|Undergraduate Program||Graduate Program||NAS Language Program||Internship and Practicum||Advising||Course|
Service to tribal people in their communities and nations is the foundation of Native American Studies at the University of Oklahoma. Students majoring in the field will take all of the core classes, and students minoring will take several of them. For those who want to work with and for Indigenous peoples, these courses provide an indispensable theoretical and practical structure for applied service. Coursework is built upon concepts fundamental to critical Indigenous theory, such as political and cultural sovereignty, peoplehood, relationality, self-determination, and decolonization as each has developed among many Native peoples across many historical, political, and geographical contexts; then, through their internship and capstone work, NAS students will translate their academic preparation into real-world application through work with tribal communities and governments.
Indigenous people have increasingly taken control of how they are represented in the arts, film, literature, and media in general. This emphasis will equip students to assess critically how such representations can practically work for better or worse towards Indigenous peoples’ own goals. Students may elect to center their work in media and arts criticism, to pursue training in producing their own media and creative works, or to craft a combination of those approaches. Student who pursue this path will be well equipped for advanced graduate study. In addition, the skills acquired in this area of study translate to jobs in cultural preservation and revitalization, cultural tourism, publishing, education, fine arts, media production, film, museums, public relations, journalism, or advertising.
The political systems that tribal nations must navigate in the exercise of governmental and cultural sovereignty are unique, both domestically and internationally, and require specialized preparation, which this curricular focus provides. Creative and critical thinking skills relating to the practical work of improving the material well being of tribal communities are at the heart of this concentration, as are a focus on the foundation and skills for structuring political systems and programs in a manner that is consistent with a tribal community’s particular values and traditions. These courses prepare students to work in several areas related to policy matters, including tribal and federal government service, non-governmental advocacy, tribal economic development, and more. And this emphasis also provides students with an excellent gateway, if desired, for law school, public administration, business, health, and education.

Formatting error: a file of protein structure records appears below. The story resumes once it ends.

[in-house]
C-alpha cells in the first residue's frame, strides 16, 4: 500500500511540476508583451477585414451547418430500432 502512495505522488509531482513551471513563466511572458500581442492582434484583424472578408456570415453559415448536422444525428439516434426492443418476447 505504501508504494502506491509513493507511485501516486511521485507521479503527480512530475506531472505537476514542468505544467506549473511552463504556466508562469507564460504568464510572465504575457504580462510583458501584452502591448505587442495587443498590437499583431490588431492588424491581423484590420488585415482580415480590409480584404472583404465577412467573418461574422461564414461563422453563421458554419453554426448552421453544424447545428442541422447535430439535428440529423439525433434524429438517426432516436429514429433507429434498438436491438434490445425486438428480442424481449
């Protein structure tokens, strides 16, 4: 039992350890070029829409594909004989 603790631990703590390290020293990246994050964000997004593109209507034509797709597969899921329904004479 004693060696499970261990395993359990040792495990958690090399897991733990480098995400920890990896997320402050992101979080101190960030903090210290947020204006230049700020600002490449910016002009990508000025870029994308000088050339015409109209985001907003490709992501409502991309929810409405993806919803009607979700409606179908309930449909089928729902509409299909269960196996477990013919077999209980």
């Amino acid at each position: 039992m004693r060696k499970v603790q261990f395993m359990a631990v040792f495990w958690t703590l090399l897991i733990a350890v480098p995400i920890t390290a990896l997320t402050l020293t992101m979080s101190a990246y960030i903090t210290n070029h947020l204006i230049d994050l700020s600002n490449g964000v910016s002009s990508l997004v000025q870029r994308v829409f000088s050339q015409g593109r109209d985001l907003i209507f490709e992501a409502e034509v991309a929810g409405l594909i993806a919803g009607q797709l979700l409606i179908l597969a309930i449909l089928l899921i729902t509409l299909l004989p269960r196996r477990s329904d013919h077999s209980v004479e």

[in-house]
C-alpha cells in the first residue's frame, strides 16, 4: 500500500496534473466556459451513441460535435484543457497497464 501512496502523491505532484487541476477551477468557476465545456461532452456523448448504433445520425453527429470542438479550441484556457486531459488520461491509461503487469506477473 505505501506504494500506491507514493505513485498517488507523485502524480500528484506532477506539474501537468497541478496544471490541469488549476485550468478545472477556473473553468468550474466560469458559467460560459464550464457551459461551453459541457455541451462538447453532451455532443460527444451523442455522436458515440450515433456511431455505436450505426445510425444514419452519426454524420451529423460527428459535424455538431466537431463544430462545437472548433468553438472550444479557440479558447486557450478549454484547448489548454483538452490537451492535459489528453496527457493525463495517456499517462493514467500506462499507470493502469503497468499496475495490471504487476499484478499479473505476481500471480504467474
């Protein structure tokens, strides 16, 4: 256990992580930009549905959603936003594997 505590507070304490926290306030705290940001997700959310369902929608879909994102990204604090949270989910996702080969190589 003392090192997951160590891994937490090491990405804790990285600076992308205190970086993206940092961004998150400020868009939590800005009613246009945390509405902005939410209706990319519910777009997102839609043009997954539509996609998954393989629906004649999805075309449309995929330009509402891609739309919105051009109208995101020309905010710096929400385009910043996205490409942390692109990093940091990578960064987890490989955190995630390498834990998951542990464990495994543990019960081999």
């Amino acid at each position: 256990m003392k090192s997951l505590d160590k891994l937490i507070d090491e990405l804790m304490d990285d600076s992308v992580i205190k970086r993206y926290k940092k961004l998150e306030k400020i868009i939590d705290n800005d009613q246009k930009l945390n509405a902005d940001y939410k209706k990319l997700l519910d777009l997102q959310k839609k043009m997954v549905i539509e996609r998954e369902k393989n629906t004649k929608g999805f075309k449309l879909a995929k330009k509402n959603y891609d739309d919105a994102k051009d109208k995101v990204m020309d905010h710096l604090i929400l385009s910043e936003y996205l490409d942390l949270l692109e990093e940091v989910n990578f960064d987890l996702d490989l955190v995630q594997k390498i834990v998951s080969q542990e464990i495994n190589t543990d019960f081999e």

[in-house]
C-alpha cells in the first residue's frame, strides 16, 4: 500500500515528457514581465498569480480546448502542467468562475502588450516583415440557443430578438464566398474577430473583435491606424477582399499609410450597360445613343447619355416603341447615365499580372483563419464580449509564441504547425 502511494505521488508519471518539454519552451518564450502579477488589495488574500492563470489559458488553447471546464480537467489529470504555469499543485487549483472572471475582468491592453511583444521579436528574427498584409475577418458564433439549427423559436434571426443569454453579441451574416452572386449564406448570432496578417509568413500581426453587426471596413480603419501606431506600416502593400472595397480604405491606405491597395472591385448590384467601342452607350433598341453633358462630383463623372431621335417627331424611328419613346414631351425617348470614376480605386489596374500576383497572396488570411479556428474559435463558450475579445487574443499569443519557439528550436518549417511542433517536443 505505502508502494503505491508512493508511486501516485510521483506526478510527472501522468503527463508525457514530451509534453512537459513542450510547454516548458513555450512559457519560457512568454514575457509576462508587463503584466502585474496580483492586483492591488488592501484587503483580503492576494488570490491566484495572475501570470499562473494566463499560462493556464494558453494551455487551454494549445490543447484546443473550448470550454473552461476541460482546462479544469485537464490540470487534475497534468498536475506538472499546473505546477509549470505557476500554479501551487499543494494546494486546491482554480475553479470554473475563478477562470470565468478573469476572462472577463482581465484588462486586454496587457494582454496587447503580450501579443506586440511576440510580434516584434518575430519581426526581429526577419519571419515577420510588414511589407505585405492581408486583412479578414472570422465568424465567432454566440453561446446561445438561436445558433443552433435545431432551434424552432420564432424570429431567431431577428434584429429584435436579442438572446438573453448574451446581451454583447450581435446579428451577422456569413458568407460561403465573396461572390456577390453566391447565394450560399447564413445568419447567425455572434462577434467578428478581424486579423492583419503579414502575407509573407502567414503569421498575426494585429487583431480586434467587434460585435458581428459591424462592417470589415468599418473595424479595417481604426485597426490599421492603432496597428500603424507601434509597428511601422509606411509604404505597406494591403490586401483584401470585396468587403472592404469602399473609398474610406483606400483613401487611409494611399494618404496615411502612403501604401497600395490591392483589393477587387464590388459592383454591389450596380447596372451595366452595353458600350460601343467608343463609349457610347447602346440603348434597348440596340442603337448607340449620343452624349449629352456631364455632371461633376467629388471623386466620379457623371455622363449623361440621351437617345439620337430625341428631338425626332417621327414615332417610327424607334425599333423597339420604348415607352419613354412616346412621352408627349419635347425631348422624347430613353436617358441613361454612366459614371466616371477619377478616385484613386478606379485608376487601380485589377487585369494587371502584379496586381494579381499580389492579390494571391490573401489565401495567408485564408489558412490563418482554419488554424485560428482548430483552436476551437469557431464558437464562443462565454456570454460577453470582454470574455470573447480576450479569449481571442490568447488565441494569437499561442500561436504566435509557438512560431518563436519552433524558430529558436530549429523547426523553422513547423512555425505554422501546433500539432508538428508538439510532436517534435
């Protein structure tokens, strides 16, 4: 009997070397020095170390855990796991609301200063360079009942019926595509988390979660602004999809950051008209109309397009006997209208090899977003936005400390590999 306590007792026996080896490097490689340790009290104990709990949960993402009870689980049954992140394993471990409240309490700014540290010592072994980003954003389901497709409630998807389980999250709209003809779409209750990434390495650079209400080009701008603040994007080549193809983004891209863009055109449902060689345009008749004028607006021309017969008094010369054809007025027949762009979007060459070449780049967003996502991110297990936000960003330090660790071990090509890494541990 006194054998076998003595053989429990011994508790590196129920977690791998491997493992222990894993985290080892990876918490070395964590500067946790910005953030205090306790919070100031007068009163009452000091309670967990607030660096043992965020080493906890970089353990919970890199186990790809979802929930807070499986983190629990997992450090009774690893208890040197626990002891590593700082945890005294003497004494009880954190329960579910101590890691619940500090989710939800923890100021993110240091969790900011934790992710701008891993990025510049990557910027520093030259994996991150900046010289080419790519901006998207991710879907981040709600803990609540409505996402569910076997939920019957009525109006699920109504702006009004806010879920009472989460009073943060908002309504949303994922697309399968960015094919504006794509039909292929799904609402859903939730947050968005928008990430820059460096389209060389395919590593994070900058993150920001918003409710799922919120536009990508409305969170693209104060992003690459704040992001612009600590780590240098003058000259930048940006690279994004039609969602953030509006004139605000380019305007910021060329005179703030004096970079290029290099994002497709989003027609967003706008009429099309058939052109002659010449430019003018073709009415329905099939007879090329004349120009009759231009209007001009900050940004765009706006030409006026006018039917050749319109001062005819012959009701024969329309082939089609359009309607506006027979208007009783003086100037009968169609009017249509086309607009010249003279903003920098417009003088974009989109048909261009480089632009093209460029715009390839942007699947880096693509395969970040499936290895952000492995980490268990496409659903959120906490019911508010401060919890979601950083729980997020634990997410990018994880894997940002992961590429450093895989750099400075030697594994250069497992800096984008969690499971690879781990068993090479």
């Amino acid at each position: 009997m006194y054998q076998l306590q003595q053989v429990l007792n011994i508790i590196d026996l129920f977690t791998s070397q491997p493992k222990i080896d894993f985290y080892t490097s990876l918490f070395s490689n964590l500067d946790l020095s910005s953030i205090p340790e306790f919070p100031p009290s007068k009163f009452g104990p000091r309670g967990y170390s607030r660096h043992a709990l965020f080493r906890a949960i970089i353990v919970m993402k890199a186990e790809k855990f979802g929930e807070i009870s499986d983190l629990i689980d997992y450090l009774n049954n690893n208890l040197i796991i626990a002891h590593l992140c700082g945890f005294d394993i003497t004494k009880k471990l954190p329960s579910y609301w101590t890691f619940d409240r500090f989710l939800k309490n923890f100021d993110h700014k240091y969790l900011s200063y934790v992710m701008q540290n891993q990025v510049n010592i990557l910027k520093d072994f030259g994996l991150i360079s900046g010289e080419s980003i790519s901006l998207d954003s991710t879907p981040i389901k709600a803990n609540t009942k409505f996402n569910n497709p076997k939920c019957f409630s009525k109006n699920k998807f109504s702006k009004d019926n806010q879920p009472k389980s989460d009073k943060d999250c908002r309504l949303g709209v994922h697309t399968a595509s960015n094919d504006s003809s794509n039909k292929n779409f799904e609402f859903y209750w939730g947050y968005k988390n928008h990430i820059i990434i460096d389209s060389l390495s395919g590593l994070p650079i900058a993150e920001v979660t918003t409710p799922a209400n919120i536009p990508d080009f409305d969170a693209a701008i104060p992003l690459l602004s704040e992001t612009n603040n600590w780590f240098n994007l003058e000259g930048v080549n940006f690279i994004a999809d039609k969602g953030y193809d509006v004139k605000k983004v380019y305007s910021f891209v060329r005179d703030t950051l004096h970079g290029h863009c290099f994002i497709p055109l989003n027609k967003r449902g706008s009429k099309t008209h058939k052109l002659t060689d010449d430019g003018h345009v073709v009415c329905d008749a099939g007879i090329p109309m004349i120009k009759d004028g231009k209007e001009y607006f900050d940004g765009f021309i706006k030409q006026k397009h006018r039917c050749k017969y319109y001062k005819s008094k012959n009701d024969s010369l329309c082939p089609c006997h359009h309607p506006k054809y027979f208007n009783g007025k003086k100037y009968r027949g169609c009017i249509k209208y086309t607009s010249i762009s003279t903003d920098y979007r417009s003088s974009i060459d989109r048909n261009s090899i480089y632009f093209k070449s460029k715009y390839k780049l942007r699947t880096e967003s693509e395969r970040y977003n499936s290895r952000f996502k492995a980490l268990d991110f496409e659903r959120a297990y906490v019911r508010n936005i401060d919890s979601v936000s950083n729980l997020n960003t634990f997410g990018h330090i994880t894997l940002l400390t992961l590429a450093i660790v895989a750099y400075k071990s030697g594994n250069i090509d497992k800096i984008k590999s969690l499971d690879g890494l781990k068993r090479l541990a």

This emphasis shapes connections among several branches of Native American Studies that focus on the development of an understanding of Native epistemologies or knowledge systems. Heritage languages encode many of these systems, and their development is a crucial and growing endeavor for many tribes across the nation. This course of study trains students for advanced graduate study as well as for work in key areas such as language, historic preservation, cultural preservation and revitalization, museums and archives, public history, and social justice/advocacy. With the broad approaches to several facets of Indigenous cultures available in this focus area, this emphasis cultivates a deeper understanding of Native ways of knowing, and doing that can inform any scholarly discipline or vocational pursuit.